Many methods have been devised and advocated for the eradication of quackgrass and Canada thistles. The success of any method depends very largely upon soil and weather conditions and a method which has proven entirely successful under one set of conditions has frequently failed when used under somewhat different circumstances.
This means almost sure death to Canada thistles, but often fails with quackgrass and must be adopted advisedly.
Covering with paper: Quackgrass and Canada thistles in patches not over two rods square can sometimes be economically killed by cutting the weeds close to the ground just when in bloom and covering with tar or some other heavy building paper.
Growing alfalfa: Canada thistles have been completely eradicated where good stands of alfalfa were secured and maintained for three years or more.
Canada thistles in many cases spread only by the roots and bear no seeds, while in other instances, where the conditions are favorable, a large amount of seed is produced.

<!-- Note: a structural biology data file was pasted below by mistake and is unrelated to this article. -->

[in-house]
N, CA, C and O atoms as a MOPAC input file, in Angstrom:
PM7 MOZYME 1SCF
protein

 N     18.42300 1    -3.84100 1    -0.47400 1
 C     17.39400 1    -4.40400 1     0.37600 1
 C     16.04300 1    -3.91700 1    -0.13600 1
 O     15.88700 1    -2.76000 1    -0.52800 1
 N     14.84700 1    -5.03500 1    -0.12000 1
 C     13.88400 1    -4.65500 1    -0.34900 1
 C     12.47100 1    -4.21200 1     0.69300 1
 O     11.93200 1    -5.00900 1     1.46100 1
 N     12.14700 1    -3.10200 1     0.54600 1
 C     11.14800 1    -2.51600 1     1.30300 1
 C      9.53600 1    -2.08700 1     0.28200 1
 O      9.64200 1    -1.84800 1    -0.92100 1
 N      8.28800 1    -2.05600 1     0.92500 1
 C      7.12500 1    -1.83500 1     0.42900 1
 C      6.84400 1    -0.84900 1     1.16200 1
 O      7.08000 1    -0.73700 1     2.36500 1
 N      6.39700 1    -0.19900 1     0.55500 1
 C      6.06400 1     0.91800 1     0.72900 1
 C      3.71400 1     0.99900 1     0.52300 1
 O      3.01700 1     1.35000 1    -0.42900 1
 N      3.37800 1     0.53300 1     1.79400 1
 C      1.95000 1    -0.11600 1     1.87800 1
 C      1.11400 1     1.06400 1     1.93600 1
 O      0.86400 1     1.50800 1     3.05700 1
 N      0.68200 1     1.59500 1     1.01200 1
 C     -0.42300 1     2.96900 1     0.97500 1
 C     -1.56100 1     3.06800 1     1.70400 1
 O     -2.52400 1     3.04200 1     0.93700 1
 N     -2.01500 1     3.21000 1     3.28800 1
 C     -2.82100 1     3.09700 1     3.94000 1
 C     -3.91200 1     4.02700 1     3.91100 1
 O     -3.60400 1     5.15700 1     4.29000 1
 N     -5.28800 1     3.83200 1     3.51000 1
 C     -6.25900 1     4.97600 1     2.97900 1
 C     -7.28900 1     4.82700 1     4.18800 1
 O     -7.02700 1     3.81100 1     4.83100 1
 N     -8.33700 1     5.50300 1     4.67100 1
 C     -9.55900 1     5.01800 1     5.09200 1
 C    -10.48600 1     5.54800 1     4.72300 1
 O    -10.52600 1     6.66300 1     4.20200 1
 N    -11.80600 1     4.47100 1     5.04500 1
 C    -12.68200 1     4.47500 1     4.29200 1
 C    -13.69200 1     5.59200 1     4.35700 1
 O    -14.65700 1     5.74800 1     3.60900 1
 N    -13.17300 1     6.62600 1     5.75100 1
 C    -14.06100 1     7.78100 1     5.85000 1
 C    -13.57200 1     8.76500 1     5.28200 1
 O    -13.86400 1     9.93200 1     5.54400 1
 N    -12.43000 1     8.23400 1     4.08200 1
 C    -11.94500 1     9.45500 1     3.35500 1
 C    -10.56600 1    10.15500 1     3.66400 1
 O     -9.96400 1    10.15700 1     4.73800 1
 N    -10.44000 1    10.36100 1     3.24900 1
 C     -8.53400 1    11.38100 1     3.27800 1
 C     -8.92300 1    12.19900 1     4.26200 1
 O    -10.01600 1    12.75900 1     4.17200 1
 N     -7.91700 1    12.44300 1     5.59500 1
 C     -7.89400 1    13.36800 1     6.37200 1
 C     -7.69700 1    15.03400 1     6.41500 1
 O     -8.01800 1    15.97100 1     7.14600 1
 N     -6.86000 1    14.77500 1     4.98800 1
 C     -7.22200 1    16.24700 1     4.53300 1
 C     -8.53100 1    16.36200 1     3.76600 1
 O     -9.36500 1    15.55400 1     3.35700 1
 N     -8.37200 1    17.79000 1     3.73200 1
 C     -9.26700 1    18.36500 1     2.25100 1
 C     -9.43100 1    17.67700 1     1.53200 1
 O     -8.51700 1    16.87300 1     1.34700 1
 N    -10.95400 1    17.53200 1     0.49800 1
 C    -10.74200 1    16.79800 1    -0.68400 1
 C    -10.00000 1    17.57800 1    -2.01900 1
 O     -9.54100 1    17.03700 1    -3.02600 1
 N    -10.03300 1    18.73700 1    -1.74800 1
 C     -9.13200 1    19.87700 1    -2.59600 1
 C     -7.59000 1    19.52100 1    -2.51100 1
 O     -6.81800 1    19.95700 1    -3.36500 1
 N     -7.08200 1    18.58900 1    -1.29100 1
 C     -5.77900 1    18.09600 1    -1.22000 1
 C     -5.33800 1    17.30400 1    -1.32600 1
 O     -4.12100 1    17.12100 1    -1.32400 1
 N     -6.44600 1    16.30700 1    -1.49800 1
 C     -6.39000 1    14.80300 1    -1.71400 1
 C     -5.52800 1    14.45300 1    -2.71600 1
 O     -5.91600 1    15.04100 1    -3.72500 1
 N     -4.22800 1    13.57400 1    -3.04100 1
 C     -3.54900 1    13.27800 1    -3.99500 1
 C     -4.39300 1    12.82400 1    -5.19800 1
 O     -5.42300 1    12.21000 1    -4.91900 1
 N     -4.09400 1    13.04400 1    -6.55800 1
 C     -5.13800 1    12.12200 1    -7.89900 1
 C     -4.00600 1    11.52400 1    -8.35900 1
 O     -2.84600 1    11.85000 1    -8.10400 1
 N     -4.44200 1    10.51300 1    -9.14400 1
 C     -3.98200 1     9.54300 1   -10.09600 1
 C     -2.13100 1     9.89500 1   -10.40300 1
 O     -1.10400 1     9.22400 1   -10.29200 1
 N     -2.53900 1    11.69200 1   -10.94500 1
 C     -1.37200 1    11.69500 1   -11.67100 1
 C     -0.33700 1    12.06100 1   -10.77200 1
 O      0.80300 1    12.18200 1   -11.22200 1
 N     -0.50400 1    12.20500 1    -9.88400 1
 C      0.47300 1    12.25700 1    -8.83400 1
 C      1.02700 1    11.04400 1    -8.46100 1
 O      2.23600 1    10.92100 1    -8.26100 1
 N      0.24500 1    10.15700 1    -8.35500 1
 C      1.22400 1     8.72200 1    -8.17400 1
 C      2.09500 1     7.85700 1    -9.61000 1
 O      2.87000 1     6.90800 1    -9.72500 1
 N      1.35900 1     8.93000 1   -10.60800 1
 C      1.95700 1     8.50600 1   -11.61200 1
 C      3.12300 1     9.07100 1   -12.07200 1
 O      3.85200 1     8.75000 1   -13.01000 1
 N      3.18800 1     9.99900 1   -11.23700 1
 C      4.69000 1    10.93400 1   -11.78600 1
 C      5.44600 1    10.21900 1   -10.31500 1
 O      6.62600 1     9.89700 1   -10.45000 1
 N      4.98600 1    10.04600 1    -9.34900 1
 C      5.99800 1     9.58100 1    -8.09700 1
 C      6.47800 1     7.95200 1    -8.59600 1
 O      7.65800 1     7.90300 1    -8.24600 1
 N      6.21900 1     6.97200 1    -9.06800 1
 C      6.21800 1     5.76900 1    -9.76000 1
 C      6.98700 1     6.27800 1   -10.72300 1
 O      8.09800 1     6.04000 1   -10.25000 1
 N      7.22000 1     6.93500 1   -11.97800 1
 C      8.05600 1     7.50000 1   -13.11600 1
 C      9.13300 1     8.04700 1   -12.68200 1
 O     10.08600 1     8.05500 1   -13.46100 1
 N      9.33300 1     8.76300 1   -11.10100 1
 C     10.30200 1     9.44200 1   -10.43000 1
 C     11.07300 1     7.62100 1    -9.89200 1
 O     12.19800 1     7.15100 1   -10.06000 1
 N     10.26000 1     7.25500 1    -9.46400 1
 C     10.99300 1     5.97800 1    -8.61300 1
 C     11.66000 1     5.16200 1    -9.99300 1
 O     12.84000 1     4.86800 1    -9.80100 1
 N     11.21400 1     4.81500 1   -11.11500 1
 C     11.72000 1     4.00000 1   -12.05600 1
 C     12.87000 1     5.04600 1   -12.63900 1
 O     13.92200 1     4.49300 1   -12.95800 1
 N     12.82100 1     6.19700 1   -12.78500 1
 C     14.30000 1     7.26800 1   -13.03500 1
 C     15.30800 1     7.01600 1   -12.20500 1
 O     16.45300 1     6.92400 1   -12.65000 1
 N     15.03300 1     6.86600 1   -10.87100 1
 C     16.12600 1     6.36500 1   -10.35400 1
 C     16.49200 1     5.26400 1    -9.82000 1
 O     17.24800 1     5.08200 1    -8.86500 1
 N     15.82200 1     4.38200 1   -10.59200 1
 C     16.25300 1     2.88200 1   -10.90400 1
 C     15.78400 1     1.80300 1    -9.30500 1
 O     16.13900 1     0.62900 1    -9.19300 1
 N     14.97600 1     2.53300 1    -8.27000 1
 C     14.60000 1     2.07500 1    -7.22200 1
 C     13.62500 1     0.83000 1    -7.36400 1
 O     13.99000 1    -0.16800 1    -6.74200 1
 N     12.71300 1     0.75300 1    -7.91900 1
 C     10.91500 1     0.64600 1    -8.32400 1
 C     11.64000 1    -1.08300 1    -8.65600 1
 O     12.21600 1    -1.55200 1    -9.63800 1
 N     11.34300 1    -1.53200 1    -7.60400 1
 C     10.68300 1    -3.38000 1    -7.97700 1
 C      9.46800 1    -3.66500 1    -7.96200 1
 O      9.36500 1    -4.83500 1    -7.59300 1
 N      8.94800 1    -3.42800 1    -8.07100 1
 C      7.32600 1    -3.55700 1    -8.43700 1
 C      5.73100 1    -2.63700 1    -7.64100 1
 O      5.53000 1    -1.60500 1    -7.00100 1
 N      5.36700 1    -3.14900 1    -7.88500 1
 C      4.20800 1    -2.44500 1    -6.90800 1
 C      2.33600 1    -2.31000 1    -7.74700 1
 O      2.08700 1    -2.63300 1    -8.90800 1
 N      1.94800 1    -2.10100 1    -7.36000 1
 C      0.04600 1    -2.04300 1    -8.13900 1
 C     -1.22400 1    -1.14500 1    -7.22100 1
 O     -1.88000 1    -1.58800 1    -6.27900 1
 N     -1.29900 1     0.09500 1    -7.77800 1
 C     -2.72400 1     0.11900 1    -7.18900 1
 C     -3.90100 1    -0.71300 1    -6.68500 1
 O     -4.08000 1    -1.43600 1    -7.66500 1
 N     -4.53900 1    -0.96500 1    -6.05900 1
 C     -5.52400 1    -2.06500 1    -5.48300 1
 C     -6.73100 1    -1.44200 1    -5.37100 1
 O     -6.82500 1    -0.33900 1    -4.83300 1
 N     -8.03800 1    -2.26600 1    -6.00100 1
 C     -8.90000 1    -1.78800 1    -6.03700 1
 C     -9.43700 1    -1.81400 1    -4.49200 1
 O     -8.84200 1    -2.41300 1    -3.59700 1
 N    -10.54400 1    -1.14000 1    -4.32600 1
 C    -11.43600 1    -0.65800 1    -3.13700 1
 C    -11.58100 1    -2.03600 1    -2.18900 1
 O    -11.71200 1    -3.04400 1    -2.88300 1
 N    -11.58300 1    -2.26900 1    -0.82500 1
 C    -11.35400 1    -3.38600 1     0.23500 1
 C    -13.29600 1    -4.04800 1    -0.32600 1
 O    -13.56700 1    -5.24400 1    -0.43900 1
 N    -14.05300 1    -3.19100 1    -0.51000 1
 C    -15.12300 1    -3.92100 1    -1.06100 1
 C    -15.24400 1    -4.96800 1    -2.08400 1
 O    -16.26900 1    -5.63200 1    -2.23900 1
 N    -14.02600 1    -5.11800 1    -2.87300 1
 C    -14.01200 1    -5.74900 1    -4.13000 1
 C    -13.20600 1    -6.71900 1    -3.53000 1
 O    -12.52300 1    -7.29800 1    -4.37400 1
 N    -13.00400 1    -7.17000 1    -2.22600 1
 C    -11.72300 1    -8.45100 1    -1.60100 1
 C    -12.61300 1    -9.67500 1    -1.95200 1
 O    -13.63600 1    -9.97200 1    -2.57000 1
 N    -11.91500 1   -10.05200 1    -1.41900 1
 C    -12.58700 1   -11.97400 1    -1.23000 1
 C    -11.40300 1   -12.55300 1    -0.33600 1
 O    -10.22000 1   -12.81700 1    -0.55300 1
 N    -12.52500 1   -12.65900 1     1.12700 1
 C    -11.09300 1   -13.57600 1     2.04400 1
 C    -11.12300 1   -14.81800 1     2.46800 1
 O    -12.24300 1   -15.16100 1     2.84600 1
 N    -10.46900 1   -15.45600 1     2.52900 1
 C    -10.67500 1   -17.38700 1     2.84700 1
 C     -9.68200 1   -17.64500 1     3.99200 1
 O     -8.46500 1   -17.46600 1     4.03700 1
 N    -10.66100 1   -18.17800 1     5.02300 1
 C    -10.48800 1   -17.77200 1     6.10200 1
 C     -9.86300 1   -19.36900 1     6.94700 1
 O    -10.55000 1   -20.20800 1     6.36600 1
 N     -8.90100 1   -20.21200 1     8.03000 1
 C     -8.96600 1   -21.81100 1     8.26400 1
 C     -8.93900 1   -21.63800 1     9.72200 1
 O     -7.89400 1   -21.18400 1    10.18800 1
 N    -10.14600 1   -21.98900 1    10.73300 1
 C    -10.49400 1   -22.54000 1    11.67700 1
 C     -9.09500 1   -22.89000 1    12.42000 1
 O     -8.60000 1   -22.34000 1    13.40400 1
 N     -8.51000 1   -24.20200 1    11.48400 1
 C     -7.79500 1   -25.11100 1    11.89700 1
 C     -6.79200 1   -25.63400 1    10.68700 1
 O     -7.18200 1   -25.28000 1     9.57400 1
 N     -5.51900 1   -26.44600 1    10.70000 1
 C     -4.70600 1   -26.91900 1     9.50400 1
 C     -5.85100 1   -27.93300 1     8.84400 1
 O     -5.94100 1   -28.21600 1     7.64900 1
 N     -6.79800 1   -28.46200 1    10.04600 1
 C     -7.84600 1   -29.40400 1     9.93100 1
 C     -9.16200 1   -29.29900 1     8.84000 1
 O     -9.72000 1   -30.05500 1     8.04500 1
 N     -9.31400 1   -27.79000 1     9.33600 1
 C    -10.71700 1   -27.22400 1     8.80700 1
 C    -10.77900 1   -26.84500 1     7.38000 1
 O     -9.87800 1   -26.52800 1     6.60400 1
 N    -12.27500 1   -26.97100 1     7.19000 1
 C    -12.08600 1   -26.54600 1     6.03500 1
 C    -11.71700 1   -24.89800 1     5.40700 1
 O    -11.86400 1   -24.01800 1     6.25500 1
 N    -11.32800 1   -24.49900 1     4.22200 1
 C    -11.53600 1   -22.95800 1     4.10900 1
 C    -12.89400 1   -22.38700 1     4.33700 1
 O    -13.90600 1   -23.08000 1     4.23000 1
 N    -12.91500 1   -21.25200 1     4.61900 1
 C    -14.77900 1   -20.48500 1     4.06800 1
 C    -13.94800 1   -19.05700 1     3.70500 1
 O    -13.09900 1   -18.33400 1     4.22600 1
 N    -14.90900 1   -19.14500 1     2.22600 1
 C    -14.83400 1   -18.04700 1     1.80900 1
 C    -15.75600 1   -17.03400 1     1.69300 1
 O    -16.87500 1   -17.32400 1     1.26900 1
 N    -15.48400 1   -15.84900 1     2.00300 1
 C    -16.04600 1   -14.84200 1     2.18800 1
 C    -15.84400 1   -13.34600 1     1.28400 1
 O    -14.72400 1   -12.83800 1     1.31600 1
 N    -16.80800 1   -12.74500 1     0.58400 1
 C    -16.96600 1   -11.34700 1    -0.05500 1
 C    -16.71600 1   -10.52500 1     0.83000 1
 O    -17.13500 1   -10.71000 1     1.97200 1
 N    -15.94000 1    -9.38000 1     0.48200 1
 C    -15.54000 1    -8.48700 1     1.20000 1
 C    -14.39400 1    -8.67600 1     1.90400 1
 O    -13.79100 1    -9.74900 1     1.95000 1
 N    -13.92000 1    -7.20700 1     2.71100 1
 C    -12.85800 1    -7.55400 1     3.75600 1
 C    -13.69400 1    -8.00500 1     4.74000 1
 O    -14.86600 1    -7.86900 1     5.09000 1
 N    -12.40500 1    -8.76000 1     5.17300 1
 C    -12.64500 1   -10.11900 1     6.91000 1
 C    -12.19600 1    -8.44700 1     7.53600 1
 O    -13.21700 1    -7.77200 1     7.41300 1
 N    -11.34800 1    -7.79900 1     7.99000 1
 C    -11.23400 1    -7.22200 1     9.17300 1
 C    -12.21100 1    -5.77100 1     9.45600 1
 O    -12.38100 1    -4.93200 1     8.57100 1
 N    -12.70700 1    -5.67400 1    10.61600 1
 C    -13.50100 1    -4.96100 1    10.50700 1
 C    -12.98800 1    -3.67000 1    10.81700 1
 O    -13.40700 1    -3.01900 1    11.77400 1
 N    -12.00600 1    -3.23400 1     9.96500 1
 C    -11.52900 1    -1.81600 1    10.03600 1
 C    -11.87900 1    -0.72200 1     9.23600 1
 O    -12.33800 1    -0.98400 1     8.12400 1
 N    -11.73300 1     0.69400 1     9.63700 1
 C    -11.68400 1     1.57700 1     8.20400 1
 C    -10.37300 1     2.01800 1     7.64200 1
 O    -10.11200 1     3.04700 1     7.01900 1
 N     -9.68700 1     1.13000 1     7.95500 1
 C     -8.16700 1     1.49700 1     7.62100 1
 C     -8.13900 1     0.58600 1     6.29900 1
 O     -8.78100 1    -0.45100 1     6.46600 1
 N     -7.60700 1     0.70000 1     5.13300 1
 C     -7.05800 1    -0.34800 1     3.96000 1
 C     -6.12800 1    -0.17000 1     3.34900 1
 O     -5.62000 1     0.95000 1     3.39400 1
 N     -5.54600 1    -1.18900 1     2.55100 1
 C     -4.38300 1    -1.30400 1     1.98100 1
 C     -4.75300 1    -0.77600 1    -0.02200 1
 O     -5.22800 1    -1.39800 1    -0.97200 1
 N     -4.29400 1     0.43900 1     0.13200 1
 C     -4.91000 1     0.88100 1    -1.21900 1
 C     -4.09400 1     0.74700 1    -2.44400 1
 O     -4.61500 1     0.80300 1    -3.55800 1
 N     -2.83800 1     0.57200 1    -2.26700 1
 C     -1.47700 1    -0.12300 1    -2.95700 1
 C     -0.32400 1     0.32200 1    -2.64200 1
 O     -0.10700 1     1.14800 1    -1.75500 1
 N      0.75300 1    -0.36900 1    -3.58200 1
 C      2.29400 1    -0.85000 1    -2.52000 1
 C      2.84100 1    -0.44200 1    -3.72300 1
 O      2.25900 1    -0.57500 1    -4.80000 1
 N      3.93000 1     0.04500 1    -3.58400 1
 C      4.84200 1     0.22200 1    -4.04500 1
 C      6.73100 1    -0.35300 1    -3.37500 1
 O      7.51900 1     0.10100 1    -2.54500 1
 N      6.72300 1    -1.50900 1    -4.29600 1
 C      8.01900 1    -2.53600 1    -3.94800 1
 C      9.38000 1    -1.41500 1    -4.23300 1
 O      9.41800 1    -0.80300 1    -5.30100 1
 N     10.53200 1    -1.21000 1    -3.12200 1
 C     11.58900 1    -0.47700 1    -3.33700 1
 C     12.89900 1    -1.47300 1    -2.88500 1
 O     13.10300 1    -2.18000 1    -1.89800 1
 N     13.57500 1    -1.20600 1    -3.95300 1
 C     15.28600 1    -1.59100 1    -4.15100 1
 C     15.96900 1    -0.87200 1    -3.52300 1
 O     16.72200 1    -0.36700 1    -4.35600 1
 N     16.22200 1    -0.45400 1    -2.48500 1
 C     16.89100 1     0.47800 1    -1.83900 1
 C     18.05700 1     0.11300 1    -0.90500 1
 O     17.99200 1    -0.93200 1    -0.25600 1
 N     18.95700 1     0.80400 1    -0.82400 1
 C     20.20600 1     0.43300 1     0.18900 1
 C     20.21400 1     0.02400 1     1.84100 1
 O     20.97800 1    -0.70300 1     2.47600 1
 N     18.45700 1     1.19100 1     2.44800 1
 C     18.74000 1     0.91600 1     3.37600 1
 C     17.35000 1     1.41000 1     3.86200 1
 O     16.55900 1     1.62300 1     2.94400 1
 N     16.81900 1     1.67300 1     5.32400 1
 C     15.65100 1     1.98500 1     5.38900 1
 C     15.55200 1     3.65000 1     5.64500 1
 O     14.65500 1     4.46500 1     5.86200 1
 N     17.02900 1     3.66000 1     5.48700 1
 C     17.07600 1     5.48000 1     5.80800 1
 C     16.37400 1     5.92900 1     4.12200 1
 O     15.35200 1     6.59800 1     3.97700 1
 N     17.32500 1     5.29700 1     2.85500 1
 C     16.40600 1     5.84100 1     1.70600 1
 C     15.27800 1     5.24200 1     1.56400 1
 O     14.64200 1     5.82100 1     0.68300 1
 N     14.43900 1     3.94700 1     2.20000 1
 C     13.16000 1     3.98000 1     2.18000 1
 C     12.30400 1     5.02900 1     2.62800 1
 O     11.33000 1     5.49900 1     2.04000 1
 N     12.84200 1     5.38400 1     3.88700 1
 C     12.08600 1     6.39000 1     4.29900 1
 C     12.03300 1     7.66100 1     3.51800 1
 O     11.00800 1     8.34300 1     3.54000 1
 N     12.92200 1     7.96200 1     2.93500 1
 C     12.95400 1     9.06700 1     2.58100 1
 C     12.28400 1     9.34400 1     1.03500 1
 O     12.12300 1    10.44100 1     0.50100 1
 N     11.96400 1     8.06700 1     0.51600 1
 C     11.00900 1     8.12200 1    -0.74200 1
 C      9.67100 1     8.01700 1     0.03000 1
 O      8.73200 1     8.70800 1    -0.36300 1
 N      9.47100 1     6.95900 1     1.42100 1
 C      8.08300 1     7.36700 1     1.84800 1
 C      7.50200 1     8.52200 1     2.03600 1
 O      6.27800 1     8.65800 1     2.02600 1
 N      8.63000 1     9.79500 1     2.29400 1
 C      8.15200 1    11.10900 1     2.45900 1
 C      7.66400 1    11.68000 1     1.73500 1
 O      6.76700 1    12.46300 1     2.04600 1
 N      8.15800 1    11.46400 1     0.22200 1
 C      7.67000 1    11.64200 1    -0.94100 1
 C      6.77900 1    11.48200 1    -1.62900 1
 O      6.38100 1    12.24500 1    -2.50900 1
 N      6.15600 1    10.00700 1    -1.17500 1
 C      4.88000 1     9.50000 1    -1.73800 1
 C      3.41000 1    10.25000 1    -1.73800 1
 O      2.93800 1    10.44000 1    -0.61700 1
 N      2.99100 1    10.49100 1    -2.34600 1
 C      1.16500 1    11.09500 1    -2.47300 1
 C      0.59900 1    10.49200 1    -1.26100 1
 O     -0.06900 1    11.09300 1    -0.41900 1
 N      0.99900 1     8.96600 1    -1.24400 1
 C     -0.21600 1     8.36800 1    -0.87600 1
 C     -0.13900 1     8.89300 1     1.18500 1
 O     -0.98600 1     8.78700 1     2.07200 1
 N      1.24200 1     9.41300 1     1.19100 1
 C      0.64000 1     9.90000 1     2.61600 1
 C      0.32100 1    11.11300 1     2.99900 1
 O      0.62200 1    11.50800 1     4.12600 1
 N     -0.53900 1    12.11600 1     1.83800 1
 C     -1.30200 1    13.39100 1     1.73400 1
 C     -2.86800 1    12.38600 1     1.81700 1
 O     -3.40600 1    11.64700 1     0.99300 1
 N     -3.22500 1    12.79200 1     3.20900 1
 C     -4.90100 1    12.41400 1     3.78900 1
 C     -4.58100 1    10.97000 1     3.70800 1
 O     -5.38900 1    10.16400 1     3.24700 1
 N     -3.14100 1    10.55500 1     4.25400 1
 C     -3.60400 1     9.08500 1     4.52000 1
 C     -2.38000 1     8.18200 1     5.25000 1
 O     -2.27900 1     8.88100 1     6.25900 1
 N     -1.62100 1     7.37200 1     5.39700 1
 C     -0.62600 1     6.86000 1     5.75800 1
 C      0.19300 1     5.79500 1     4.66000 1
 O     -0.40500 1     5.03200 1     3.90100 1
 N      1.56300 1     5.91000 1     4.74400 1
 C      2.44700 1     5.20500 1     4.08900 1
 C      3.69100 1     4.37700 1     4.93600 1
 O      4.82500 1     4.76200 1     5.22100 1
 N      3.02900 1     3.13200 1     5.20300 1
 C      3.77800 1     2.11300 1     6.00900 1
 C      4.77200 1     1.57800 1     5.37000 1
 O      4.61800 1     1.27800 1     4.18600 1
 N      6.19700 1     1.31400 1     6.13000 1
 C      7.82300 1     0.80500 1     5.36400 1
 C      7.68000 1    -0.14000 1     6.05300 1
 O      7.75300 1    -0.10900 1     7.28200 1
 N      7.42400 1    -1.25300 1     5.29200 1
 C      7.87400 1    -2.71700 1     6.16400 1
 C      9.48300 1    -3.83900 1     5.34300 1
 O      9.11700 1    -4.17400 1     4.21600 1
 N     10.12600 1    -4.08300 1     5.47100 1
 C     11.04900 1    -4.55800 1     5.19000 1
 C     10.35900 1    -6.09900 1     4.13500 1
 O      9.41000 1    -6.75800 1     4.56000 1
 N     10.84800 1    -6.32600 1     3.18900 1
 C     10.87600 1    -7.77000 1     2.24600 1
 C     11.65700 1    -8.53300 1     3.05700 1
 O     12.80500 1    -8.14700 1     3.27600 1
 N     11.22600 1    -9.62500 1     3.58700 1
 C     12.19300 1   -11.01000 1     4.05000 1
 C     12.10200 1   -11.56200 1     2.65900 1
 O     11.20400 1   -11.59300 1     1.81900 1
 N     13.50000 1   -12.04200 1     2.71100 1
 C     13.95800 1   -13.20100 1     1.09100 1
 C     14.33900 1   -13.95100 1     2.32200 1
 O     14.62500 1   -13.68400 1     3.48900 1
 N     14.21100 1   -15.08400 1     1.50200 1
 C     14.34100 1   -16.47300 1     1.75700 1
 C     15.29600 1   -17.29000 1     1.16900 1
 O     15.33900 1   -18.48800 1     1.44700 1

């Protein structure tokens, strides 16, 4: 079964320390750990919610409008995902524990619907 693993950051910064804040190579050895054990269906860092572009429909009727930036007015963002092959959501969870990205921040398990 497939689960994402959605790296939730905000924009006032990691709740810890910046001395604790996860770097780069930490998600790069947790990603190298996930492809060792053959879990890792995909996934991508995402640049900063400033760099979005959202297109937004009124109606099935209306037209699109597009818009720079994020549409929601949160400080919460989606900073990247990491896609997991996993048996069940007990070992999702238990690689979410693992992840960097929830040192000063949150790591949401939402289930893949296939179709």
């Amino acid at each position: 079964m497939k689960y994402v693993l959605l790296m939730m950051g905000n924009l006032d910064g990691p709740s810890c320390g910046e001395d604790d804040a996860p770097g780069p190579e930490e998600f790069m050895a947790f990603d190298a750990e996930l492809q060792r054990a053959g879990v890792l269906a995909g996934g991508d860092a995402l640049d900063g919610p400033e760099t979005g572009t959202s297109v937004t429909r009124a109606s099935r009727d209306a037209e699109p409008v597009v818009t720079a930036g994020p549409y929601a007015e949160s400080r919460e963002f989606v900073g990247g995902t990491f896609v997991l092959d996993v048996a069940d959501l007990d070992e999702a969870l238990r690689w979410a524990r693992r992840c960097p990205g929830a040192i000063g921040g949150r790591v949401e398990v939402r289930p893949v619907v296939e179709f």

In fact, many farmers even insist that quackgrass and Canada thistles are blessings in disguise because their presence necessitates more intensive preparation of the seed bed, and better and more frequent cultivations of the crop than is often otherwise given.
While there are many perennial weeds which are proving troublesome on Wisconsin farms, two are pre-eminently noxious because of their peculiar nature and habits, viz., quackgrass and Canada thistles. Description of these weeds and the methods whereby they may be destroyed follow.